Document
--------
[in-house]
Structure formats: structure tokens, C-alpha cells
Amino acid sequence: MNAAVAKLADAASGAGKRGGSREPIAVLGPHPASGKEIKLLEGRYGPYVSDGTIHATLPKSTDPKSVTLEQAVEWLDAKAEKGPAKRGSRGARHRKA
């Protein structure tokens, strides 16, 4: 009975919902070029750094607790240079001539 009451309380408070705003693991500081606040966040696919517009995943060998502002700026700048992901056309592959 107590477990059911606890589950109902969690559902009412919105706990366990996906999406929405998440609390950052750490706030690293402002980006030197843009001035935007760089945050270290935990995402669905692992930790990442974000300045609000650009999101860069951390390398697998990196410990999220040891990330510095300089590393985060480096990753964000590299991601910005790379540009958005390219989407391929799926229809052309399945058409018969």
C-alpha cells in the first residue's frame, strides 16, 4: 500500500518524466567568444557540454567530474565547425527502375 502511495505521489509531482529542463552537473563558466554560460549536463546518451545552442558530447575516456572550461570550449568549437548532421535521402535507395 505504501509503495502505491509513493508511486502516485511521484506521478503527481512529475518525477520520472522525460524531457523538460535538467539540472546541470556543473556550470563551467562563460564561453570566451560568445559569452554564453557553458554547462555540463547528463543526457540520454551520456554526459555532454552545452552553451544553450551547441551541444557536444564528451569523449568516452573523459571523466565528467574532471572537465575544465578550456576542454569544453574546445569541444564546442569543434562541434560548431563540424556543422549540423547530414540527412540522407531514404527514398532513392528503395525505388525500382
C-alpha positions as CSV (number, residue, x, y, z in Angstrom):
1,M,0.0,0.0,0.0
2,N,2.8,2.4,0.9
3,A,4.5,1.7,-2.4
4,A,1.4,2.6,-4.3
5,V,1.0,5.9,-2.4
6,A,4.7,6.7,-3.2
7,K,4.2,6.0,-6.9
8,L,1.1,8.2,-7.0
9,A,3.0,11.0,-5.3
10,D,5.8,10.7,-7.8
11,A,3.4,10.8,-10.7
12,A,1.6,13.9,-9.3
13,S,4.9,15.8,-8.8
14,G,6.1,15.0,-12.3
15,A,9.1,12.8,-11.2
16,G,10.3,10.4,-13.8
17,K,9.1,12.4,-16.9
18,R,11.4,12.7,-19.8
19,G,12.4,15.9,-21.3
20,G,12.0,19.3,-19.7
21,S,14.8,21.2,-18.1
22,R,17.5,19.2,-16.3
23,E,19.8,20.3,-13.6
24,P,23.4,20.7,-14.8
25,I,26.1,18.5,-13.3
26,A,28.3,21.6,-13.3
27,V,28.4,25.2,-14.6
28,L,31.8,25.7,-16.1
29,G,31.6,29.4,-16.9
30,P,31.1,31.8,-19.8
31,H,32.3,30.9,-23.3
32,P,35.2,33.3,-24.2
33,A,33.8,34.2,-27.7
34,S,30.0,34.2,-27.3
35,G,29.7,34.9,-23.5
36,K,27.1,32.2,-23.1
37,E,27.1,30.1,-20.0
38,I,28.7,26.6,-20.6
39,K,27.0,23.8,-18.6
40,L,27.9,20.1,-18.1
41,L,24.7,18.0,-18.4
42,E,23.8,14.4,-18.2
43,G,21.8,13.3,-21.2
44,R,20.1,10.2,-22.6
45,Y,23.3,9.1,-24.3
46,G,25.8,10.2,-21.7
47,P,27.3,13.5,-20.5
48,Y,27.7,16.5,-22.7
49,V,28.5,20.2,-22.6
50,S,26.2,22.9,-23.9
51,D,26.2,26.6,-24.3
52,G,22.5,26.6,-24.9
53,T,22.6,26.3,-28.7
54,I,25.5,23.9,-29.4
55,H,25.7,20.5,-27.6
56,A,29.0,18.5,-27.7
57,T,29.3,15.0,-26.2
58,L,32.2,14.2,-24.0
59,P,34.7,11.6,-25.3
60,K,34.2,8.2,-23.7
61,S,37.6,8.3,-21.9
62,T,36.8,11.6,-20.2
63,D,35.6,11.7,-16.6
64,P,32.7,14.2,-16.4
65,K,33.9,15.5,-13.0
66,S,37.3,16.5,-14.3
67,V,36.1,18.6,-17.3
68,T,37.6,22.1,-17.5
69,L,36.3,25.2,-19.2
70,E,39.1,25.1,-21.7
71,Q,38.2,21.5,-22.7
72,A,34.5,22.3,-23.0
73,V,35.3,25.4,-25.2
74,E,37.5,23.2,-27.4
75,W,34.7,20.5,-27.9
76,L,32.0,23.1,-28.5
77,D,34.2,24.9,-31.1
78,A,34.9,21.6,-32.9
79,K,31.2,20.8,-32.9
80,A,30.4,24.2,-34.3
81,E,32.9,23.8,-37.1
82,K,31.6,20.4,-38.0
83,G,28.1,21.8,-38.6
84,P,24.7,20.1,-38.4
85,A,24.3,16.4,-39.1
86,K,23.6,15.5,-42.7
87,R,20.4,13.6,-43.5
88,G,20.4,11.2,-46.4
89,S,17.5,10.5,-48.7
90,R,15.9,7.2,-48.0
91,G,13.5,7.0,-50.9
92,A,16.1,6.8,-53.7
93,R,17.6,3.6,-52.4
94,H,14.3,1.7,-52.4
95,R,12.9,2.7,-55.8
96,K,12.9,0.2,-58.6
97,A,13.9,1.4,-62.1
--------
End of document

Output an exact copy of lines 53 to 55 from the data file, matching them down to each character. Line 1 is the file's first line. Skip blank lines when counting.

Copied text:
47,P,27.3,13.5,-20.5
48,Y,27.7,16.5,-22.7
49,V,28.5,20.2,-22.6